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How Interactions Set Expectations
Julia Bickerstaff
There is a concept in economics called Perfect Information. It means that consumers have all the information they need to quickly evaluate the quality of a product or service before they utilise it. In other words, consumers know absolutely what to expect.

There is a concept in economics called Perfect Information. It means that consumers have all the information they need to quickly evaluate the quality of a product or service before they utilise it. In other words, consumers know absolutely what to expect.

It’s not hard to see the flaws in this argument. Think about the last time you made a purchase for the first time. Did you feel fully equipped with the detail of how the service would be delivered or how the product was made to allow you to make a good assessment of its quality? Probably not. As consumers, we rarely know what to expect of a product or service.

Curiously however, as small businesses we often think customers do have ‘perfect information’. We have such a deep understanding of our own subject matter that we lose our beginner’s mind. We can’t remember what it’s like to not know. We believe that our customers have a much greater understanding about the quality of our offerings than they actually do.

So there exists an ‘information gap’ between what small businesses communicate and what consumers need to know, and this gap leads to customer dissatisfaction. When customers are uncertain about the quality of a potential purchase it causes them stress: Am I making the best purchase? Should I choose an alternative? Am I paying too much for this? Will it work?

Signalling to customers

Good businesses work hard to close this information gap, and alleviate their customers’ stress. But they don’t do it through telling customers. They show them. Customers like to see evidence of excellence in a business and, without consciously realising it, they glean this through some simple signals the business sends. Here are four of the more common examples:

  • Process – if the business has a clear process for delivery of a service, customers infer excellence. Well-defined processes make customers feel comfortable.
  • Frequency – if the business has obviously delivered the service many times, customers presume it to be excellent. In theory, multiple repetitions of a service iron out issues and enhance its quality.
  • Promotion – if the business regularly calls attention to a service they offer, customers believe it must be top quality, assuming that a business wouldn’t promote something in which they do not excel.
  • Enthusiasm – when the business is passionate and enthusiastic about a service it delivers, customers believe it must be good.

You can see these signals at play in many retail environments – we will review some pharmacy examples later in the article.

  • ‘Behind the scenes’ videos and ‘How we do it’ brochures are common ways to illustrate ‘Process’
  • ‘Number of customers served’ posters are a popular example of ‘Frequency’, such as the ‘1,000 Happy Feet’ sign in a local children’s shoe shop
  • Signage such as ‘We do styling advice’ in a furniture store, reiterated by its retail staff (“Do you know we can also style your home?”), is a simple example of the ‘Promotion’ signal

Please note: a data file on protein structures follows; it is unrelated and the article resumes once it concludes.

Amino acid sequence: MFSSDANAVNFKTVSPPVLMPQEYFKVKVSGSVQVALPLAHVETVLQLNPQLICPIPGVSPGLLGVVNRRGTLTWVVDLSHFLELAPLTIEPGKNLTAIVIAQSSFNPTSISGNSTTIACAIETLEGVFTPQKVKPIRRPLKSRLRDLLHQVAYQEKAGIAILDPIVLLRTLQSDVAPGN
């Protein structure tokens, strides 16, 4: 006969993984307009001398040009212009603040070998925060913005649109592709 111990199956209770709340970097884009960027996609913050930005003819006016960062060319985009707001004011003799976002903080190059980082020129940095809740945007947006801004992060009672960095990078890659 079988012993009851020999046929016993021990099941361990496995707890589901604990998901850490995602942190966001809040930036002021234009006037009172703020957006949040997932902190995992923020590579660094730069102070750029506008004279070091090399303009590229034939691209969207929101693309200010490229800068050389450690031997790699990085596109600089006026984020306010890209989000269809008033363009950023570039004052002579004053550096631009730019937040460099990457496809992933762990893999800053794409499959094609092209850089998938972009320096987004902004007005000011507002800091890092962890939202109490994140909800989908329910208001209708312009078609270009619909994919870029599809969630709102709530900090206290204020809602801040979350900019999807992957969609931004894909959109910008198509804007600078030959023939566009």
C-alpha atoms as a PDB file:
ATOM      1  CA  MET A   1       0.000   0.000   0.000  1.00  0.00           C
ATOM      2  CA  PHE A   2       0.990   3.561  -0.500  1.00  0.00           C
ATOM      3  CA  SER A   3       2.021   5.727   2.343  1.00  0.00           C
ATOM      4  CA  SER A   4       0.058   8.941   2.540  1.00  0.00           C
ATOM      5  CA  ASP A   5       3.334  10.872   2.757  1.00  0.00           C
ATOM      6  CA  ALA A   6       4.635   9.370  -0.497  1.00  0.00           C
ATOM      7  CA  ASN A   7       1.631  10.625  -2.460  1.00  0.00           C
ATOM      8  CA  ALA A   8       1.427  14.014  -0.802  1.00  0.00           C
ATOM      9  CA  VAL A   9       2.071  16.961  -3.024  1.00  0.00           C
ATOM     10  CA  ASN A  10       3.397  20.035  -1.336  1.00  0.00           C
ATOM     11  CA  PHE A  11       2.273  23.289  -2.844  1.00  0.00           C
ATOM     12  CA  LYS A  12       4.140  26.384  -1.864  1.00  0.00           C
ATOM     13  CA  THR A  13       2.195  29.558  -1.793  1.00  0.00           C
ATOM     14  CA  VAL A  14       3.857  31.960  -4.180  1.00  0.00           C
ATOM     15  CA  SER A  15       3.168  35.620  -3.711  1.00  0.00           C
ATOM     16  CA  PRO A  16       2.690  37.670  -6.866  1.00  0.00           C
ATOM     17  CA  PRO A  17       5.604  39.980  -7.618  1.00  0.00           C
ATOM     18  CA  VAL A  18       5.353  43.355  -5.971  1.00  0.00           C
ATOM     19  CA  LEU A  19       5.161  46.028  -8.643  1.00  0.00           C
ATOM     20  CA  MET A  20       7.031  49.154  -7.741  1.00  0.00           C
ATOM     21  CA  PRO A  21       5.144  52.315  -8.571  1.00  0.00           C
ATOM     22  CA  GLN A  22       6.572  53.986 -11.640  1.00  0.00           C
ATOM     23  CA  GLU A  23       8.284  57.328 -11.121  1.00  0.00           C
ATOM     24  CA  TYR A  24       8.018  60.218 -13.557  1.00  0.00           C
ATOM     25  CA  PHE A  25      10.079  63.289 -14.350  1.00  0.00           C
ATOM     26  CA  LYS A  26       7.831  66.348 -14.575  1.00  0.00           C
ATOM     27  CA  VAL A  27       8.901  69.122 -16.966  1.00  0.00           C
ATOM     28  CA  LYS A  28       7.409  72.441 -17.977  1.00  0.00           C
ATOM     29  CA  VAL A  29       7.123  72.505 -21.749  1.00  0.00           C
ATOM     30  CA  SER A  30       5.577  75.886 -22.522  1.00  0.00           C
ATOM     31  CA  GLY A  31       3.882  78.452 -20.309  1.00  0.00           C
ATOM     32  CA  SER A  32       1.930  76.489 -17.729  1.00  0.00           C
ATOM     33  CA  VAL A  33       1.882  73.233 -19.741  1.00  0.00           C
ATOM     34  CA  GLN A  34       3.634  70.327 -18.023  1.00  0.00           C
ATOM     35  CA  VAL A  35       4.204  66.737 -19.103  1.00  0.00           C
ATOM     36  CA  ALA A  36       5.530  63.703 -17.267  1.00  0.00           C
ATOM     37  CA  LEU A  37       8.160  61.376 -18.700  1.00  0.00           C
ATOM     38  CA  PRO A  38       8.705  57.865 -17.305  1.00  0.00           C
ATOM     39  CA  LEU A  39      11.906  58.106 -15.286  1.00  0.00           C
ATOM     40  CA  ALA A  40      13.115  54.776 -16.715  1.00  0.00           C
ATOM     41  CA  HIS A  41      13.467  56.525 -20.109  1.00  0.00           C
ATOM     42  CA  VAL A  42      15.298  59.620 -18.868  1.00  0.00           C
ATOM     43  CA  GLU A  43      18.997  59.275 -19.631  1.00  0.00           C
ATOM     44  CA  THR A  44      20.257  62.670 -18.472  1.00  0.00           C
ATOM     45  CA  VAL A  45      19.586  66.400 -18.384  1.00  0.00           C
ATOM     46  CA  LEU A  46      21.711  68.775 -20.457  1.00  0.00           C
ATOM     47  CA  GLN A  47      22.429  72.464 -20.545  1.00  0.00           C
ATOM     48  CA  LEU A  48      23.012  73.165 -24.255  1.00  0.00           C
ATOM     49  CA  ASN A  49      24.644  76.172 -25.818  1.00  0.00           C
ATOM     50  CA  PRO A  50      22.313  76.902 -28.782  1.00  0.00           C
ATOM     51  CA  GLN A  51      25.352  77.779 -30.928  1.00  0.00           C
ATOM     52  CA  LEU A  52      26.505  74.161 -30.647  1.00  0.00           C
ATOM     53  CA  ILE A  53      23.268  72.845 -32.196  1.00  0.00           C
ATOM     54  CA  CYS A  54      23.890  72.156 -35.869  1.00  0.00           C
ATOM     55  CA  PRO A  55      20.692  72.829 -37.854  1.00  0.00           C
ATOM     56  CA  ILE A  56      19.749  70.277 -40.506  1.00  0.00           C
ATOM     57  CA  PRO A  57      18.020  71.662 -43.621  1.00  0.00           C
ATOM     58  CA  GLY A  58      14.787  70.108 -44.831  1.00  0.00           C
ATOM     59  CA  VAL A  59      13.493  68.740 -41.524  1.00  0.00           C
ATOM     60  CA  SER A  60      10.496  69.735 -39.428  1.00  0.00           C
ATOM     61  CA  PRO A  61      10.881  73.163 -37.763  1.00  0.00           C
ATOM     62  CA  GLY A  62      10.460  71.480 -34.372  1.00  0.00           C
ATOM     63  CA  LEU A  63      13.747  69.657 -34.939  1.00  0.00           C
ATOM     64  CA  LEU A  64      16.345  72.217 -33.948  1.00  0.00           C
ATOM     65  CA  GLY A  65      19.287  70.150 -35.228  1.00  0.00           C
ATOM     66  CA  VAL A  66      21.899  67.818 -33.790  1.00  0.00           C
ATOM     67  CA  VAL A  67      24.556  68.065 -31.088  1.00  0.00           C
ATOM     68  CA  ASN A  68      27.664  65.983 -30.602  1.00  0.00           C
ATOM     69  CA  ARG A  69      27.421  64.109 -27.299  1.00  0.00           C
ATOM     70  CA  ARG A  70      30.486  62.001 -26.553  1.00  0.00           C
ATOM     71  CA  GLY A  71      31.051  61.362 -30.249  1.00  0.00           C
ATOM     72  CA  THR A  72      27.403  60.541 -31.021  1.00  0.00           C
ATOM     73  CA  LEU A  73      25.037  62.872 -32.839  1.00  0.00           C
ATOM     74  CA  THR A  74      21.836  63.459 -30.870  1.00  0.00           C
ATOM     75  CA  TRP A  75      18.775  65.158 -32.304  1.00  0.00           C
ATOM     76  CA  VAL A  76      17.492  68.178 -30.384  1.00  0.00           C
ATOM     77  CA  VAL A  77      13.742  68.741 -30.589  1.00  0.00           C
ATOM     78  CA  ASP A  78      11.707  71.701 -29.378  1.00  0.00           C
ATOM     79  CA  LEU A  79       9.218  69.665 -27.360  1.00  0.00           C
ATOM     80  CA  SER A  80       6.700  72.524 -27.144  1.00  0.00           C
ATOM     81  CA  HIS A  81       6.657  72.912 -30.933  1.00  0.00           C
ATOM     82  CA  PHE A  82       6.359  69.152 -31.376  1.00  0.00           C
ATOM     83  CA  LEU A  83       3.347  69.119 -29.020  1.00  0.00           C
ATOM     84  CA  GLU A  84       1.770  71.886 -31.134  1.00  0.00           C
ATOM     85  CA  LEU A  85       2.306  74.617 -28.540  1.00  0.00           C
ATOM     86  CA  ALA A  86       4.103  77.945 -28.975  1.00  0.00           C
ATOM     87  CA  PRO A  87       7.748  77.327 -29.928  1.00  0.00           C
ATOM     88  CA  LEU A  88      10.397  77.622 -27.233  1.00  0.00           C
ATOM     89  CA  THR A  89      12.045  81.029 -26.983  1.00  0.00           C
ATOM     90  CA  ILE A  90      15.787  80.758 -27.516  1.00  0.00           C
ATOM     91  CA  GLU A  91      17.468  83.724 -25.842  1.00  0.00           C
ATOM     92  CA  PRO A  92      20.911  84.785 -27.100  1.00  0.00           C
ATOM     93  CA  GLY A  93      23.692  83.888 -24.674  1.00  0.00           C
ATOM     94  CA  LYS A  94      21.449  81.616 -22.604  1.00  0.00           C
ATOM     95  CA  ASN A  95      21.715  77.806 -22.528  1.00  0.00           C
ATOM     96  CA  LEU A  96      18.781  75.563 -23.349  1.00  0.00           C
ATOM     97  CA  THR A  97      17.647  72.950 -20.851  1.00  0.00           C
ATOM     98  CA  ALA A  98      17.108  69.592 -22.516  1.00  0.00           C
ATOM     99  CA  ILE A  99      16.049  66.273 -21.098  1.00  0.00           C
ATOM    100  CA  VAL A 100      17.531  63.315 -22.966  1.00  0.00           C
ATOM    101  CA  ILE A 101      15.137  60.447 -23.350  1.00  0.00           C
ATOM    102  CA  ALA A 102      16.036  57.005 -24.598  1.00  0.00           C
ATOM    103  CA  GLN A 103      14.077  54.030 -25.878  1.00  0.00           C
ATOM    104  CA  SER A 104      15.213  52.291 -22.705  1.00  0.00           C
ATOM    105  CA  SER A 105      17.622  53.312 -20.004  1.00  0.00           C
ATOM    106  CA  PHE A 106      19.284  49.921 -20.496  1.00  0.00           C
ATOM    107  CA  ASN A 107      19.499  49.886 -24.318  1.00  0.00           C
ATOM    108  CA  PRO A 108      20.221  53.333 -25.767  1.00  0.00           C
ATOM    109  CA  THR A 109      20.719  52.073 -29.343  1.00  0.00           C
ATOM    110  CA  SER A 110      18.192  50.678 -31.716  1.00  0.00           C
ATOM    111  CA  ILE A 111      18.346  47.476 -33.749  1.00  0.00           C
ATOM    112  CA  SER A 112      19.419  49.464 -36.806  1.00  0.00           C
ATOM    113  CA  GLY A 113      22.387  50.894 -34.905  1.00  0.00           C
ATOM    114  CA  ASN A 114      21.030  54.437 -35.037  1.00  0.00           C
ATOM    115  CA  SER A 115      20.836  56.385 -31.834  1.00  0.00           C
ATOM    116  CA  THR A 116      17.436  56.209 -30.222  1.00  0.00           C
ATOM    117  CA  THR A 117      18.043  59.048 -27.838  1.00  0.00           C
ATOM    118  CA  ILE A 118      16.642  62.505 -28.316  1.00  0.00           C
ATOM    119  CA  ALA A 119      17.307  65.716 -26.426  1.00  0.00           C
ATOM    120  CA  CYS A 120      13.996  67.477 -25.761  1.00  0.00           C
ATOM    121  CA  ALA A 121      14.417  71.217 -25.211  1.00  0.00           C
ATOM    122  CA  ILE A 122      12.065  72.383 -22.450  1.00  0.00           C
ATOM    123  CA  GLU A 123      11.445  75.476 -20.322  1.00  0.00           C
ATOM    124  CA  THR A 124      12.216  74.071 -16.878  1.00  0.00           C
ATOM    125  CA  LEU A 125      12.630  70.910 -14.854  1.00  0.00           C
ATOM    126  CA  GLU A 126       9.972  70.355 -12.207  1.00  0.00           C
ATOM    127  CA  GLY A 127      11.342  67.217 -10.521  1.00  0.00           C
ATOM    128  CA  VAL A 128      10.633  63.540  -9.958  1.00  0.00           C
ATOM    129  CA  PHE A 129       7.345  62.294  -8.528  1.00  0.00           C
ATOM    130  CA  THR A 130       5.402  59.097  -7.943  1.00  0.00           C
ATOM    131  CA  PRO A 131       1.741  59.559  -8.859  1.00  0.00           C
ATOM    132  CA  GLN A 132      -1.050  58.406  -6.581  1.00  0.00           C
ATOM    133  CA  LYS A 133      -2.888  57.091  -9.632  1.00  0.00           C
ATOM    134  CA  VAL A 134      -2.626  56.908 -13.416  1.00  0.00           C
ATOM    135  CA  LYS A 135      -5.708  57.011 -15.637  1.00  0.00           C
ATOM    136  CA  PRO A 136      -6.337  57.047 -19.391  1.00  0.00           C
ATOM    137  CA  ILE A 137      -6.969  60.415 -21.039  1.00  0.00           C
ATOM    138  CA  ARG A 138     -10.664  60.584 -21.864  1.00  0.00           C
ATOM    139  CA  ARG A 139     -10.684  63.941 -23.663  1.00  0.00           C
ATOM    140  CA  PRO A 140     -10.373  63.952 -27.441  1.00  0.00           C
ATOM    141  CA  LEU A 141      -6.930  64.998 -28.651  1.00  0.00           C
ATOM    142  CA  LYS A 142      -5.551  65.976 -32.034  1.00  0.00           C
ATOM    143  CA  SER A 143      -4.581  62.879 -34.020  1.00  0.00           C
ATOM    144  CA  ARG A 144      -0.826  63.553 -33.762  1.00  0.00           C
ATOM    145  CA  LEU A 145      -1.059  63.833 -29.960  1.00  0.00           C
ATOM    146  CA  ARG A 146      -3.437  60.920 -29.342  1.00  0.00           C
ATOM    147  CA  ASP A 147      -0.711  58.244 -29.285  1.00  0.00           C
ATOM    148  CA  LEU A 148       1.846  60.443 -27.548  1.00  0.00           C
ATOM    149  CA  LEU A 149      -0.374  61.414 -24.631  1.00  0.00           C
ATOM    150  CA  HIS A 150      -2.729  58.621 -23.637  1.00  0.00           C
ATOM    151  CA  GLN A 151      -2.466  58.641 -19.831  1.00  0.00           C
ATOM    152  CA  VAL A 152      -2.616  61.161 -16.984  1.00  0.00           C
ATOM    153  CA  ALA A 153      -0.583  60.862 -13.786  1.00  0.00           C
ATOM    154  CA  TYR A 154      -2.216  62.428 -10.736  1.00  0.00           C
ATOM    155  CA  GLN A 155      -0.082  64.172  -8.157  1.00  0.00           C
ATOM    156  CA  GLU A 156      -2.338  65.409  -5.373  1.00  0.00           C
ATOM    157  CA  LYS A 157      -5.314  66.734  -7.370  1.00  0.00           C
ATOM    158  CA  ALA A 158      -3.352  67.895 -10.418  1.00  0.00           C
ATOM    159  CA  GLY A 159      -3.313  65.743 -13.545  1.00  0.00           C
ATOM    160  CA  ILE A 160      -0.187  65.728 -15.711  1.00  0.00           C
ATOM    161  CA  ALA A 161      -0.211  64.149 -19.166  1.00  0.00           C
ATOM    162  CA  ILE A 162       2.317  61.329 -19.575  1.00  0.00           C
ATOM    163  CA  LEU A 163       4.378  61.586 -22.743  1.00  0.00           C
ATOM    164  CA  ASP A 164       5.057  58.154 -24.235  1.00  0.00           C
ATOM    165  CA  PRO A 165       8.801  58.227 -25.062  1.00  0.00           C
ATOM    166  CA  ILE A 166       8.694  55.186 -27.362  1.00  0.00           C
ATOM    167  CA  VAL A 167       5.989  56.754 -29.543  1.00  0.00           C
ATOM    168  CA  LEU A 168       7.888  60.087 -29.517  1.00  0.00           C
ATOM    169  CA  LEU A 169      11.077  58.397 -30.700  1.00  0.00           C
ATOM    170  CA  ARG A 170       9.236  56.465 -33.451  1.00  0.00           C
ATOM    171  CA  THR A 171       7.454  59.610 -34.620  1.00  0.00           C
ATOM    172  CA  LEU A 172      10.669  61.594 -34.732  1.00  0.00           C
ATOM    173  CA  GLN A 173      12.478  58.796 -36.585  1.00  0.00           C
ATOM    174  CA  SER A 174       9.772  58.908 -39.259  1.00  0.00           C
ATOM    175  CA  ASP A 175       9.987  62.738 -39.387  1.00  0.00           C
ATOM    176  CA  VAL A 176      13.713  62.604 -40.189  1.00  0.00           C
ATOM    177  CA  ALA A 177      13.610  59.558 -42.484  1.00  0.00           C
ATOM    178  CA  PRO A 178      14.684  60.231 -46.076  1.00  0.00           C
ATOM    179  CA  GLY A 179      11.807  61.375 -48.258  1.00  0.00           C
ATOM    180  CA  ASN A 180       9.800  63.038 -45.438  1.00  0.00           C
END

• Enthusiasm can be hard to get right in the retail environment but Apple sets the standard with the passion of its staff working its Genius Bar.

Where health and retail services meet

When it comes to health service delivery, we’d like to think that patients develop their expectations in a more sophisticated manner than that outlined above, but they don’t. It’s basic human behaviour. Whenever we’re making assessments of quality in a world of imperfect information, we use the same signals that consumers use to evaluate quality in a traditional retail setting.

In the pharmacy, then, we need to incorporate these signals into our interactions with patients to help them form appropriate expectations of our health service delivery.

In practice, incorporating the signals into the interactions between pharmacy staff and patients is not hard to do, but it’s often overlooked simply because, as seen in the small business environment, we quickly forget that patients have a very limited understanding of health service delivery – what we do and how we do it.

Pharmacy sending the right signals

So what interactions could work well in a pharmacy setting? A useful way to think about this is to start by applying the ‘Four Signals’ to the particular areas of health service delivery that you believe are the most underutilised by your patients. In its simplest form, you could cover the four signals for, say, flu vaccinations, with:

  • A ‘How we do it’ leaflet on the vaccination process (who gives the vaccination, how long it takes, where in the pharmacy it’s performed)
  • Providing flu vaccinations to our local community since 2012
  • In-store posters promoting the availability of the flu vaccine
  • Pharmacy staff chatting with patients enthusiastically about the benefits of the flu vaccine.

These interactions are easy to initiate. The challenge is to maintain them. It’s useful to have a plan of interactions for three-to-six months ahead, thinking about the different types of patients you have and their health service needs. And you don’t need to address all areas of health service delivery concurrently, it’s more powerful to cycle them through, but always be highlighting at least one element to demonstrate excellence.

Helping patients develop expectations of health service delivery will become increasingly important as pharmacies expand their remit in the primary healthcare sector. The information gap is real and we need to use simple tactics, like the four signals, to bridge it so as to achieve maximum patient care and optimal health outcomes for our local community.